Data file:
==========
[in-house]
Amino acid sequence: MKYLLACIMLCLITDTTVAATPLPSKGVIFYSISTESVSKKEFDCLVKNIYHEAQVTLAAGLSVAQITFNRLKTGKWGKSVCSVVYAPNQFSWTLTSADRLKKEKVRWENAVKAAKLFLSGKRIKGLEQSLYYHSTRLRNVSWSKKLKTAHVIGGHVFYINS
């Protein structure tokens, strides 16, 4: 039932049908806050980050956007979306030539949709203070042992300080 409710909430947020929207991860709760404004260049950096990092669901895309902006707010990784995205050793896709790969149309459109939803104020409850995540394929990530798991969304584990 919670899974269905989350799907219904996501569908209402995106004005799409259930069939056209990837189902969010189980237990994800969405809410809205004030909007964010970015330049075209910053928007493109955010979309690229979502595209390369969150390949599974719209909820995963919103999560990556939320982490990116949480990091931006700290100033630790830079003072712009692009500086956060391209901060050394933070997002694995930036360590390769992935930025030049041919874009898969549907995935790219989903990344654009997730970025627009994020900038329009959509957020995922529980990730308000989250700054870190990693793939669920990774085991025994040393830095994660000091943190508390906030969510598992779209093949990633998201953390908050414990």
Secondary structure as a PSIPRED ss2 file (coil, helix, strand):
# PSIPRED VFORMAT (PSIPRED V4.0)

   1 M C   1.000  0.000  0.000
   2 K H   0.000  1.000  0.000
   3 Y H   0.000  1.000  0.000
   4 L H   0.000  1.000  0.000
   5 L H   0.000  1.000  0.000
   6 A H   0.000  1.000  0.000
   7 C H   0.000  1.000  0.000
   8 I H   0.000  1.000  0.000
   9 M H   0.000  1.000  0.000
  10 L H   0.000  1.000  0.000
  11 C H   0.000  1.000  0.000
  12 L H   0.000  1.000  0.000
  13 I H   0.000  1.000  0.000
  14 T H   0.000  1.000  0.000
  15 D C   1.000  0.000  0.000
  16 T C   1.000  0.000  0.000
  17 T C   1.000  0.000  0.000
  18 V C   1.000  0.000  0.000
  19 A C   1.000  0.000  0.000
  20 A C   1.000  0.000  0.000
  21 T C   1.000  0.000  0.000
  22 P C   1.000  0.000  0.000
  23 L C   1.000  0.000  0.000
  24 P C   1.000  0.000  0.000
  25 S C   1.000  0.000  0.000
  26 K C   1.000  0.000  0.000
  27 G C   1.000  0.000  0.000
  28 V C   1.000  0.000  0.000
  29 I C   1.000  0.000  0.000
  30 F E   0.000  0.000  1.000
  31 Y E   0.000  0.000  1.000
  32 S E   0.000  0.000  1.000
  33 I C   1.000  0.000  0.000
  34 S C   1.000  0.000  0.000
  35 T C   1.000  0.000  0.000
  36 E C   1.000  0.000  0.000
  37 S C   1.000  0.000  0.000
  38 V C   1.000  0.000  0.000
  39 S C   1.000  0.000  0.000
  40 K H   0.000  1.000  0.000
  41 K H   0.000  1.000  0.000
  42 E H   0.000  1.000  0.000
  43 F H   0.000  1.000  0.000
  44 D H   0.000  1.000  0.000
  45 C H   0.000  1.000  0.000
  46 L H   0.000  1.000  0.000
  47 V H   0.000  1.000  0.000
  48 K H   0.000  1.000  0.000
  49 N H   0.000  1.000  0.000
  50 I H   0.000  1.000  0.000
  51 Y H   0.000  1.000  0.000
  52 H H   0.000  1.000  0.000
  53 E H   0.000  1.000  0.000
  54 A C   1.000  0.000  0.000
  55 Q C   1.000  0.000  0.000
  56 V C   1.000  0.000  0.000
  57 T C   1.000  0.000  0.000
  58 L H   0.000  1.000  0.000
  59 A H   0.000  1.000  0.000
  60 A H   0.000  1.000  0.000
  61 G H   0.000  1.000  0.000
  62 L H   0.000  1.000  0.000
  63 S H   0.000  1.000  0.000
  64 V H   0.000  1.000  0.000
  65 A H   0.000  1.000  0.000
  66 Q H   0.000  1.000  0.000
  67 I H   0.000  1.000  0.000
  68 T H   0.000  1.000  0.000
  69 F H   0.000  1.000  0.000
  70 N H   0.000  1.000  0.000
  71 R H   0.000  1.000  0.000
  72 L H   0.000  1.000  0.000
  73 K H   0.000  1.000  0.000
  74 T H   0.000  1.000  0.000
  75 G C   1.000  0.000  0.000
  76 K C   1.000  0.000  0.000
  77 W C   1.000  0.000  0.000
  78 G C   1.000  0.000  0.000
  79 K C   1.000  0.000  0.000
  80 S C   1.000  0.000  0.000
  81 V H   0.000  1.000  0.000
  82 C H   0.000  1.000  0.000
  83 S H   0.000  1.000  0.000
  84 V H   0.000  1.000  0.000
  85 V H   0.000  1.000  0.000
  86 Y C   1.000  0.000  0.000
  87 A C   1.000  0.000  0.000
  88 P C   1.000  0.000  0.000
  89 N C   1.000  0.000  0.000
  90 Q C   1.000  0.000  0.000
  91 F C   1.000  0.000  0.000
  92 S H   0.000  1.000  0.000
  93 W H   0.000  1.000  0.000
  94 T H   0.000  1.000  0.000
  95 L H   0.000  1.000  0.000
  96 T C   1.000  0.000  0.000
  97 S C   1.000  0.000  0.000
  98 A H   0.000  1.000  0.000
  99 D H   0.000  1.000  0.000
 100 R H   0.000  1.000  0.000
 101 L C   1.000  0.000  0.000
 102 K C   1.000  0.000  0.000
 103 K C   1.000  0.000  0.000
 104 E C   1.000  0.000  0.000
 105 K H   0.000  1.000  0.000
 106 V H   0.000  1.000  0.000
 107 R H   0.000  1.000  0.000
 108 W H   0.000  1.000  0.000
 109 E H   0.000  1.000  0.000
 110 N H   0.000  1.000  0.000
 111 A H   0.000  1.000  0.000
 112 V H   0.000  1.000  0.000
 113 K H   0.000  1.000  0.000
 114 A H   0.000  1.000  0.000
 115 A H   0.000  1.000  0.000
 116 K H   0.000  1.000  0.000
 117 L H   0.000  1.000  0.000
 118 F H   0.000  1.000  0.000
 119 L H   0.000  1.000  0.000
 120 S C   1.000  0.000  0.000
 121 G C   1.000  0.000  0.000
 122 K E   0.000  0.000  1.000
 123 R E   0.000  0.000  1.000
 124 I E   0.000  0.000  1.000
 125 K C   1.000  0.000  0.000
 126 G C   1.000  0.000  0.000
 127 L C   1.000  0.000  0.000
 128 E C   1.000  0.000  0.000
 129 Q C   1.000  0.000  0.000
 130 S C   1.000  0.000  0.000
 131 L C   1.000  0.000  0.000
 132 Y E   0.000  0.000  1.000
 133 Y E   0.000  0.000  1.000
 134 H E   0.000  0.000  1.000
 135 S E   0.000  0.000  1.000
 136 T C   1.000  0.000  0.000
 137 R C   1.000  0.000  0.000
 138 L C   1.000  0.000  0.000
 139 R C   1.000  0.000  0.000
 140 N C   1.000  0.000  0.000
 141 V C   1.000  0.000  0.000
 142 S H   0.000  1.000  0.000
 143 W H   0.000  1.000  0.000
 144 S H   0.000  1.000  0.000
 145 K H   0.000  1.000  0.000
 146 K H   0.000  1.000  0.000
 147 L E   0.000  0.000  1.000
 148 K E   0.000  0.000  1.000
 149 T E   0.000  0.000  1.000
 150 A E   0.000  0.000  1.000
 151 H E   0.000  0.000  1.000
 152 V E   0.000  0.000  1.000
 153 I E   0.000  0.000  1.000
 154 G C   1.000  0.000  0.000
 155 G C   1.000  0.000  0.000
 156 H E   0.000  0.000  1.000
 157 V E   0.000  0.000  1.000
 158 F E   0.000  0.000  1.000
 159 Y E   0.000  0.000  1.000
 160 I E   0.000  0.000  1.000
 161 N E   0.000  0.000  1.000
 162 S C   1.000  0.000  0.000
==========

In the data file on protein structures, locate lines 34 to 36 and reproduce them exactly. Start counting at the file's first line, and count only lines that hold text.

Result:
  29 I C   1.000  0.000  0.000
  30 F E   0.000  0.000  1.000
  31 Y E   0.000  0.000  1.000